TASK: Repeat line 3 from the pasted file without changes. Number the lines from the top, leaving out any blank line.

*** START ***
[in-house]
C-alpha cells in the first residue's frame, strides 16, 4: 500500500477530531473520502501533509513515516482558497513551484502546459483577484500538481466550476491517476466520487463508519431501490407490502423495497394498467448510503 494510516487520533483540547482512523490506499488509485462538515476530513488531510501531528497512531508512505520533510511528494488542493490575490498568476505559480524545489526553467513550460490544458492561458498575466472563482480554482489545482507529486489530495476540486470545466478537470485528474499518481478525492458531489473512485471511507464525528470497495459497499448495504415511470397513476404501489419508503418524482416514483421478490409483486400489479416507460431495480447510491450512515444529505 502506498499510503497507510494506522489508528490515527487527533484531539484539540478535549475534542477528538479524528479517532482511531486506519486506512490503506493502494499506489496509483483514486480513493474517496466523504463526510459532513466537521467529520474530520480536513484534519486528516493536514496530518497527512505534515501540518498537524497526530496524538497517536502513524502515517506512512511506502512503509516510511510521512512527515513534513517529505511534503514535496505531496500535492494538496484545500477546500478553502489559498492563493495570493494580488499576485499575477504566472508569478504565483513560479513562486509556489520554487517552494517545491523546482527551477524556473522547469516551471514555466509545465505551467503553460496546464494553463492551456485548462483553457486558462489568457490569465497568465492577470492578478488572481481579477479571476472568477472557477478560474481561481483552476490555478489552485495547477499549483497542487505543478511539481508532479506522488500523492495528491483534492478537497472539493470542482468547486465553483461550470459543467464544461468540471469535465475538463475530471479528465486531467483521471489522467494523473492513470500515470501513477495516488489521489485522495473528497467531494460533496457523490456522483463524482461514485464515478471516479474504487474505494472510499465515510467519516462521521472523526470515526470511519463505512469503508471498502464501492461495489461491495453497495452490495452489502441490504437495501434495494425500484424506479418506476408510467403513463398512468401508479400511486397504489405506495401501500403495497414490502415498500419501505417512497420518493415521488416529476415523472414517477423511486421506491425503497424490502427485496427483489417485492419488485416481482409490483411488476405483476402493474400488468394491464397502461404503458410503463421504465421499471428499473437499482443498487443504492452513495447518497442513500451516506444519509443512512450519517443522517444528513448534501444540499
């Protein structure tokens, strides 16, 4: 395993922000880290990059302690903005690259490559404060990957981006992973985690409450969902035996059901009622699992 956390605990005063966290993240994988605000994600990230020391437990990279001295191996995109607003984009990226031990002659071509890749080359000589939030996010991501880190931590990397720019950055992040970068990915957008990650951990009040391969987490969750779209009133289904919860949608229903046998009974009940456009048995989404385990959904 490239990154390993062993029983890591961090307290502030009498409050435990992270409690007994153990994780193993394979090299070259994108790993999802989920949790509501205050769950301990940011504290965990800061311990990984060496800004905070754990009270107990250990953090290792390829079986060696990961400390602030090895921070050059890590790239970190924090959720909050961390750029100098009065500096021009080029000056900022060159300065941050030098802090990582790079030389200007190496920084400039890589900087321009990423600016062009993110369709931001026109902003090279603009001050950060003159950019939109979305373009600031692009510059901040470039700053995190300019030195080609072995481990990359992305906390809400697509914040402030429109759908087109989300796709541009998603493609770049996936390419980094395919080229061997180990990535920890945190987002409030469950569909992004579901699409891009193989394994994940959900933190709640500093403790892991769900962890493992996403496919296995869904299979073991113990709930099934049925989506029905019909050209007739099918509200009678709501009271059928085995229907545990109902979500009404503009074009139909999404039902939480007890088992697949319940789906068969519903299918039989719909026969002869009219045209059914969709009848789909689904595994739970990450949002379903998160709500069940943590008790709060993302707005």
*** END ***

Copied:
């Protein structure tokens, strides 16, 4: 395993922000880290990059302690903005690259490559404060990957981006992973985690409450969902035996059901009622699992 956390605990005063966290993240994988605000994600990230020391437990990279001295191996995109607003984009990226031990002659071509890749080359000589939030996010991501880190931590990397720019950055992040970068990915957008990650951990009040391969987490969750779209009133289904919860949608229903046998009974009940456009048995989404385990959904 490239990154390993062993029983890591961090307290502030009498409050435990992270409690007994153990994780193993394979090299070259994108790993999802989920949790509501205050769950301990940011504290965990800061311990990984060496800004905070754990009270107990250990953090290792390829079986060696990961400390602030090895921070050059890590790239970190924090959720909050961390750029100098009065500096021009080029000056900022060159300065941050030098802090990582790079030389200007190496920084400039890589900087321009990423600016062009993110369709931001026109902003090279603009001050950060003159950019939109979305373009600031692009510059901040470039700053995190300019030195080609072995481990990359992305906390809400697509914040402030429109759908087109989300796709541009998603493609770049996936390419980094395919080229061997180990990535920890945190987002409030469950569909992004579901699409891009193989394994994940959900933190709640500093403790892991769900962890493992996403496919296995869904299979073991113990709930099934049925989506029905019909050209007739099918509200009678709501009271059928085995229907545990109902979500009404503009074009139909999404039902939480007890088992697949319940789906068969519903299918039989719909026969002869009219045209059914969709009848789909689904595994739970990450949002379903998160709500069940943590008790709060993302707005």